Introduction to Azure Stack Hub VMs
Azure Stack Hub offers virtual machines (VMs) as a type of on-demand and scalable computing resource. You can choose a VM when you need more control over the computing environment. This article provides details about creating your first VM.
An Azure Stack Hub VM gives you the flexibility of virtualization without the need to manage clusters or individual machines. However, you still need to maintain the VM by doing tasks such as configuring, patching/updating, and installing the software that runs on it.
You can use Azure Stack Hub VMs in several ways. For example:
Development and test: Azure Stack Hub VMs enable you to create a computer with a specific configuration required to code and test an application.
Applications in the cloud: Because demand for your application can fluctuate, it might make economic sense to run it on a VM in Azure Stack Hub. You pay for extra VMs when you need them and shut them down when you don't.
Extended datacenter: VMs in an Azure Stack Hub virtual network can be connected to your organization's network, or to Azure.
The VMs that your application uses can scale up, or scale out, to whatever is required to meet your needs.
Before creating a VM
There are always design considerations when you build out an application infrastructure in Azure Stack Hub. These aspects of a VM are important to think about before you start creating your infrastructure:
- The names of your application resources.
- The size of the VM.
- The maximum number of VMs that can be created.
- The operating system that the VM runs.
- The configuration of the VM after it starts.
- The related resources that the VM needs.
A VM has a name assigned to it and it has a computer name configured as part of the operating system. The name of a VM can be up to 15 characters.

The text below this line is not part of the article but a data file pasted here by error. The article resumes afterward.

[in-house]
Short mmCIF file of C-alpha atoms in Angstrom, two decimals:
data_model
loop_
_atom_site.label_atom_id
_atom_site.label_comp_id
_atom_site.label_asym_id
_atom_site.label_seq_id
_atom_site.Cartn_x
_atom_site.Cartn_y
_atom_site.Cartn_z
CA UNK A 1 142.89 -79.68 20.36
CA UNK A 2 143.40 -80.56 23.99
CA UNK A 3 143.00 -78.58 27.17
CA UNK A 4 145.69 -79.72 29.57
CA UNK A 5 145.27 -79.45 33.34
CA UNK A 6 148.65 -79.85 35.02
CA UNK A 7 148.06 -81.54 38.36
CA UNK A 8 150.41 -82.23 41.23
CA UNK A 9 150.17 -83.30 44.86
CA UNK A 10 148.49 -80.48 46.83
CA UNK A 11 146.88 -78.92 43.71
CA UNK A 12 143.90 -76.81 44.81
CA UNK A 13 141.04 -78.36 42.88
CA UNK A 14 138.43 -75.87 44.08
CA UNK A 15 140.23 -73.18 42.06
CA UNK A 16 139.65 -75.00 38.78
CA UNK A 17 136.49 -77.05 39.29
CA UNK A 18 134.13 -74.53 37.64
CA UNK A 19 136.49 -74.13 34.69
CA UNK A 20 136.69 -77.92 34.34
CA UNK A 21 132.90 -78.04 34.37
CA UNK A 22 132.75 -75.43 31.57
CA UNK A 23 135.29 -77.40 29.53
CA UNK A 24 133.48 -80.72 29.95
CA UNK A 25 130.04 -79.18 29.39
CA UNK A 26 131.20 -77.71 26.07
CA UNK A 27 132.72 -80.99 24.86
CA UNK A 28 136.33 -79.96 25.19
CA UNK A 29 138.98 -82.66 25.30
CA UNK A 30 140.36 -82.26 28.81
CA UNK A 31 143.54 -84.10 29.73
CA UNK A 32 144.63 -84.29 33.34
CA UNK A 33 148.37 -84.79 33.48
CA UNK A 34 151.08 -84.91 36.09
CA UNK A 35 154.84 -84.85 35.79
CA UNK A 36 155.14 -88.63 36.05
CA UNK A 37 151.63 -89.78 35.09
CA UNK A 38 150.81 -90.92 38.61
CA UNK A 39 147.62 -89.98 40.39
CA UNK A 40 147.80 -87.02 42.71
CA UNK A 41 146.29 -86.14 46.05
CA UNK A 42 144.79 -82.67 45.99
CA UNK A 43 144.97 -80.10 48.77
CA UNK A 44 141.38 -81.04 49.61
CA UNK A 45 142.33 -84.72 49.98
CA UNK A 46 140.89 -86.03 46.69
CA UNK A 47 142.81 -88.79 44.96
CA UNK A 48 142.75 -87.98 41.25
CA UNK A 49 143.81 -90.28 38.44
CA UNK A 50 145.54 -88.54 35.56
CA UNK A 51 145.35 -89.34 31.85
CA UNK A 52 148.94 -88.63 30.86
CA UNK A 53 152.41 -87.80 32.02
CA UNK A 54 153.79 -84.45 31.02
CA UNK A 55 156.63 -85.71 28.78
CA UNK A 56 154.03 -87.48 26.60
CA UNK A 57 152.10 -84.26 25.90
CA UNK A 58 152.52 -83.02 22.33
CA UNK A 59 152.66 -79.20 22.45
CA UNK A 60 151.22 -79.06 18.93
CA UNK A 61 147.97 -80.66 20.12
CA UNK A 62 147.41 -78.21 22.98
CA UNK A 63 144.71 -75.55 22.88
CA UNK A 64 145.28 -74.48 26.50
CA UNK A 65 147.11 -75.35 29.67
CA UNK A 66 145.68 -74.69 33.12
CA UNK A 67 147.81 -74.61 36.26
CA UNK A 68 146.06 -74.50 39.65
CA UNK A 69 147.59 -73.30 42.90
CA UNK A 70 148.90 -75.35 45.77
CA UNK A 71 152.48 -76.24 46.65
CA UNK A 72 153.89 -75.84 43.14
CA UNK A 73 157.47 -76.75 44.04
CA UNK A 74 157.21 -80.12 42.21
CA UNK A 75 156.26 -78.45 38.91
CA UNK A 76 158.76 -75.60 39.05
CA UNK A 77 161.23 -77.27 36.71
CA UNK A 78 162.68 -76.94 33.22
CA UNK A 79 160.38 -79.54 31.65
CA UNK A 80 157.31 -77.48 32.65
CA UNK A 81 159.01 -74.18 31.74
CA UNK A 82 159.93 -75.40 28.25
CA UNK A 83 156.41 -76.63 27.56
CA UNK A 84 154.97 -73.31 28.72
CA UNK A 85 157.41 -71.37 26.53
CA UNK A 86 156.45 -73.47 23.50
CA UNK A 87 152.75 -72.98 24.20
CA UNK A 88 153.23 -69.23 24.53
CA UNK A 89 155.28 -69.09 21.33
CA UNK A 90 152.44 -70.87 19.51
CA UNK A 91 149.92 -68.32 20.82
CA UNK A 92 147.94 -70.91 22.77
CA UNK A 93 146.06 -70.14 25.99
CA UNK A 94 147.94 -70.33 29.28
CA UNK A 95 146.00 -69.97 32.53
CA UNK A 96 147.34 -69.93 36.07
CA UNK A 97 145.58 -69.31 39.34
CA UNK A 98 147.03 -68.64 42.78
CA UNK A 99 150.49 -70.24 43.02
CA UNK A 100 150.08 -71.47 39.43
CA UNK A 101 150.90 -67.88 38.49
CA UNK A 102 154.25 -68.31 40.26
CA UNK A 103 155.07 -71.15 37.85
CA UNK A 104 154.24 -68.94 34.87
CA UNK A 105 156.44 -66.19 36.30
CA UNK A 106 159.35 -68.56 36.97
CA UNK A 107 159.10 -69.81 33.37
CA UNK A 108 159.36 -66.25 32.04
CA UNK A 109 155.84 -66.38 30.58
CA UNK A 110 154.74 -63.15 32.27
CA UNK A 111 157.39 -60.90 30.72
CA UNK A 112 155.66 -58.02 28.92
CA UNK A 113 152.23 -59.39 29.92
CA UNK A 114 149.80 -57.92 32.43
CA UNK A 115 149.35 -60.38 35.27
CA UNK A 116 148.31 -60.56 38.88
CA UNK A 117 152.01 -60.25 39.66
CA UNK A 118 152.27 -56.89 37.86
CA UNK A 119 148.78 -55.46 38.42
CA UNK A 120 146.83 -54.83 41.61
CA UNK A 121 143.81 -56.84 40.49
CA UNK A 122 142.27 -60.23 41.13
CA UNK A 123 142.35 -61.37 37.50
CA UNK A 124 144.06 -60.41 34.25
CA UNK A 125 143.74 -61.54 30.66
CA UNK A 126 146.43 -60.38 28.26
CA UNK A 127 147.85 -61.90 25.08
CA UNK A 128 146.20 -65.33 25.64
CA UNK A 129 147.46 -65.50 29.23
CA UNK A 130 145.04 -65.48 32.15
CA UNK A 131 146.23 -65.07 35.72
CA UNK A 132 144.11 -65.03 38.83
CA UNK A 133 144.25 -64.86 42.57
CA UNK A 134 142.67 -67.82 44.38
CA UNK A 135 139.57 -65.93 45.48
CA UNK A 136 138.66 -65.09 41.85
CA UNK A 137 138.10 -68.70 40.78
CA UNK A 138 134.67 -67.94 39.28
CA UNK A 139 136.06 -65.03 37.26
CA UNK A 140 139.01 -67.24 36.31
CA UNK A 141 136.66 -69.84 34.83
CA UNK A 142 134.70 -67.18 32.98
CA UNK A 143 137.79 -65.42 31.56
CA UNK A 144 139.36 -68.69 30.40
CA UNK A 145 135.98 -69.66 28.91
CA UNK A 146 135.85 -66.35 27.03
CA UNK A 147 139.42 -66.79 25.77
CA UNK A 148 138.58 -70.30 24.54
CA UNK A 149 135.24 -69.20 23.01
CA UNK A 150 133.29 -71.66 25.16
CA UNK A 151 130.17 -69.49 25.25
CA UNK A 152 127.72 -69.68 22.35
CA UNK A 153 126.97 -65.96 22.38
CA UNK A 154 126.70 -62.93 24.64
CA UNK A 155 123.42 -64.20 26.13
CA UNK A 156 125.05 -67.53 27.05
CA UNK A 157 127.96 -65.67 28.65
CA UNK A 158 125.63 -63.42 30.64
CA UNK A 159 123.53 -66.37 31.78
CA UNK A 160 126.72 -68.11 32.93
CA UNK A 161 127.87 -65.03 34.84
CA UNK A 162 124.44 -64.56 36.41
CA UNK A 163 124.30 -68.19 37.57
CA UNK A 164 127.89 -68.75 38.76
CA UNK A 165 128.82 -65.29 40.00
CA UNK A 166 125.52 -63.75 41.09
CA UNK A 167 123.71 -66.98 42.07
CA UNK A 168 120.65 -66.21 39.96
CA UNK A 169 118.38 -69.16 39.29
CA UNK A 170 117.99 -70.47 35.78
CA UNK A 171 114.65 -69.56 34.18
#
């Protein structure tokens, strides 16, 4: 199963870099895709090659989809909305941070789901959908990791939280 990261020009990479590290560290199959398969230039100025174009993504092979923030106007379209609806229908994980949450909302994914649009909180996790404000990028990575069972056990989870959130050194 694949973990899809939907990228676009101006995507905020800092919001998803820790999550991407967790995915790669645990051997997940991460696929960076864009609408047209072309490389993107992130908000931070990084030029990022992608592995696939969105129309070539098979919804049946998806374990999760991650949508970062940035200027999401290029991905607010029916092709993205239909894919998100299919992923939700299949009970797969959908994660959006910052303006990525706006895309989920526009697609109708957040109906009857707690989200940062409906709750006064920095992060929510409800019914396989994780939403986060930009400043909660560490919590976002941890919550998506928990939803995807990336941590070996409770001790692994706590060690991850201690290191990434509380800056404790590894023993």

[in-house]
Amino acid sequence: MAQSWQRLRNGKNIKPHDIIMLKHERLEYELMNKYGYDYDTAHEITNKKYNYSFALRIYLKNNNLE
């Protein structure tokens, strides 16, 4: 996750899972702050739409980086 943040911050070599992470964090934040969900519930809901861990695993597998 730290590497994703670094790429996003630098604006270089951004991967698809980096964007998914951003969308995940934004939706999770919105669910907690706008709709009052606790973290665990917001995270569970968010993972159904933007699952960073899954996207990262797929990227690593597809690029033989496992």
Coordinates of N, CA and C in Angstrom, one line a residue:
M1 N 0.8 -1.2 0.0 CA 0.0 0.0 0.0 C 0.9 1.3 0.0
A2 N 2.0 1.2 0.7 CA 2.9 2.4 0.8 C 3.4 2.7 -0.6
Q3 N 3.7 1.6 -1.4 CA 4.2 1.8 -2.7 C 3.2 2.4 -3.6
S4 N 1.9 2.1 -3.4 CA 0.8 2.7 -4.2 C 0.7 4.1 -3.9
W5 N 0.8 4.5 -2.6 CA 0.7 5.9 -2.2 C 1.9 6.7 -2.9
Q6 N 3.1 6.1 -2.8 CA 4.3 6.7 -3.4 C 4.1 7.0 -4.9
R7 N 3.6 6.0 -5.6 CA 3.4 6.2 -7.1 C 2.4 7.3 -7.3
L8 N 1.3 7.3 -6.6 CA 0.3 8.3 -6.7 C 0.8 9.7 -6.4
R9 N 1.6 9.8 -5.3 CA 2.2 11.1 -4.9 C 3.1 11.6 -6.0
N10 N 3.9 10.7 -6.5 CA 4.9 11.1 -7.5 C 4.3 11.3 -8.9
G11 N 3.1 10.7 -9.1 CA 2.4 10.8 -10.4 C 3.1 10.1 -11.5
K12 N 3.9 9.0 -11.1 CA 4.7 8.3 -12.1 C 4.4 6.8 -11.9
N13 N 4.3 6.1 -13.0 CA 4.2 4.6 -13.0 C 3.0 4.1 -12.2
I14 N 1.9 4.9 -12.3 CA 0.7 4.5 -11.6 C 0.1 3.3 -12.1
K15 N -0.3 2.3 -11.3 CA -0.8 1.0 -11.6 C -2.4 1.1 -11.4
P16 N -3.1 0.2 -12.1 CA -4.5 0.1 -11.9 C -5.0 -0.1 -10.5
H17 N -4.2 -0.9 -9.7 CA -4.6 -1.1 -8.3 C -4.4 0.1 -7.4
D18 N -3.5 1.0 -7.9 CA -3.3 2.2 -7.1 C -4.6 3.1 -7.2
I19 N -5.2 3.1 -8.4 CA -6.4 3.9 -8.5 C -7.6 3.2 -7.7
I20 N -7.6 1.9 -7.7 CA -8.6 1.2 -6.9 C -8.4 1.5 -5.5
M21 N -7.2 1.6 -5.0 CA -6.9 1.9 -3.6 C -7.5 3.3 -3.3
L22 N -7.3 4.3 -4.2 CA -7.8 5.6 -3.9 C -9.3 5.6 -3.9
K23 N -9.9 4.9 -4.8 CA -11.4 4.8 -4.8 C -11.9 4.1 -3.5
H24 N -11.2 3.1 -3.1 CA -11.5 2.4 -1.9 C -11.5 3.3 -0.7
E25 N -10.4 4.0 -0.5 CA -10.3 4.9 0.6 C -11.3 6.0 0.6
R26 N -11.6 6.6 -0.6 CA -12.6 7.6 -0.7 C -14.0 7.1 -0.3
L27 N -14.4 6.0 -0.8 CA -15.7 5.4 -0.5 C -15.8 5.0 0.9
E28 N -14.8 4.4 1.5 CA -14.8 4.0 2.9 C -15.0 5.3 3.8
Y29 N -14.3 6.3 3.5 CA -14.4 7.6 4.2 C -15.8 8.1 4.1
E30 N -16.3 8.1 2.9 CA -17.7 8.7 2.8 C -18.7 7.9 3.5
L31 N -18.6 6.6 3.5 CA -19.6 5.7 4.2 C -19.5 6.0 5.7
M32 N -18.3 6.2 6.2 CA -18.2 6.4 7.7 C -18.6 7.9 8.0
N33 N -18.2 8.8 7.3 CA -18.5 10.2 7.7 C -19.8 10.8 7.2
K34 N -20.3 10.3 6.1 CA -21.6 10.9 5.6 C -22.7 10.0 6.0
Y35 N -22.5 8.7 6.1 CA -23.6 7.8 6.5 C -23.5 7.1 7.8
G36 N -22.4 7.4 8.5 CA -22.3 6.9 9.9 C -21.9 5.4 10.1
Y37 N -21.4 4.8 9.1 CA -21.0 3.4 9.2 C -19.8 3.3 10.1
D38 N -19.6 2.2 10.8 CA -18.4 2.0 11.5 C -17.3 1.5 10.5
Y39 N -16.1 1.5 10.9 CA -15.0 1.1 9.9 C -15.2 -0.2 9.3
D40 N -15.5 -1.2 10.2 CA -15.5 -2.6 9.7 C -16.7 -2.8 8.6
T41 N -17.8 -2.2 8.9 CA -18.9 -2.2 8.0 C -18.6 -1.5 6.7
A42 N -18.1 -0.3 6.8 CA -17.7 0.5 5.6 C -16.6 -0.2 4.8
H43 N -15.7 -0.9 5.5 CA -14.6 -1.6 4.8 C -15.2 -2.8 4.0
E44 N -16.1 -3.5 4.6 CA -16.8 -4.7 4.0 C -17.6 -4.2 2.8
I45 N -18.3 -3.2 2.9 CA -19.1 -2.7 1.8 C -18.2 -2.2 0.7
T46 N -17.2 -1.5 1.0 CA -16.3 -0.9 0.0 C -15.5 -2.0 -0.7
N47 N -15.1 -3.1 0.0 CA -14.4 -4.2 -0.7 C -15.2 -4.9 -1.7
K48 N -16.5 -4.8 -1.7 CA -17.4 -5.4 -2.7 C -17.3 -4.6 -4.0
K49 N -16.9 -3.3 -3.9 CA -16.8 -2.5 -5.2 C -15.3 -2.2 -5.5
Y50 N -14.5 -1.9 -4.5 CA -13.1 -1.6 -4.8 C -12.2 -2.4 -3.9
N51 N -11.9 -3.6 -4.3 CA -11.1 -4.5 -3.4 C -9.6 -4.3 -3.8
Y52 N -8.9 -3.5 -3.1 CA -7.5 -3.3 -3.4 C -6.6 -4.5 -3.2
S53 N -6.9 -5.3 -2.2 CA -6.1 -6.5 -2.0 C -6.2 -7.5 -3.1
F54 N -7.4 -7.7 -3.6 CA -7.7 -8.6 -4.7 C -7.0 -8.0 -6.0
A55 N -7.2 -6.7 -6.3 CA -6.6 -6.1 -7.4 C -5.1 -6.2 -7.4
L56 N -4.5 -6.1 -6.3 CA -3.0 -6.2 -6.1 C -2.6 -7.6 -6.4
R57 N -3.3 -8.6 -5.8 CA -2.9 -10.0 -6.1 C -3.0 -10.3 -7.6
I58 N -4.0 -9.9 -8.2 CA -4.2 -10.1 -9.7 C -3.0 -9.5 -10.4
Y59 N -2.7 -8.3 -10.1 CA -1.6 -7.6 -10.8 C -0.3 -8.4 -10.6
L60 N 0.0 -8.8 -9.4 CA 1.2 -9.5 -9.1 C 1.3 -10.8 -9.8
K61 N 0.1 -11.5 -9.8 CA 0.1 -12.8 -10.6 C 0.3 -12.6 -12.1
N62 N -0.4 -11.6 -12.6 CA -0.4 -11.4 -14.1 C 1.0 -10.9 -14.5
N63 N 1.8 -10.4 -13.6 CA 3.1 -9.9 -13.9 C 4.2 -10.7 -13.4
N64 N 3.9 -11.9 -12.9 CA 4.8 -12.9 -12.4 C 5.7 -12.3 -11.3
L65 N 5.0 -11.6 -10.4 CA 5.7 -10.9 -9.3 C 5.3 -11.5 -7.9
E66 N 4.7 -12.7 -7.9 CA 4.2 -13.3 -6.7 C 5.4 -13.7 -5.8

If you use Azure Stack Hub to create the operating system disk, the computer name and the VM name are the same. If you upload and use your own image that contains a previously configured operating system and use it to create a VM, the names may be different. When you upload your own image file, as a best practice make sure the computer name in the operating system matches the VM name.
The size of the VM that you use is determined by the workload that you want to run. The size that you choose then determines factors such as processing power, memory, and storage capacity. Azure Stack Hub offers different kinds of sizes to support many types of uses.
Your subscription has default quota limits in place that can impact the deployment of VMs for your project. The current limit on a per subscription basis is 20 VMs per region.
Operating system disks and images
VMs in Azure Stack Hub are limited to the generation 1 virtual hard disk (VHD/VHDX) format. VHDs can be used to store the machine operating system (OS) and data. VHDs are also used for the images you use to install an OS. Azure Stack Hub provides a marketplace to use with various versions and types of operating systems. Marketplace images are identified by image publisher, offer, SKU, and version (typically the latest version is specified as latest).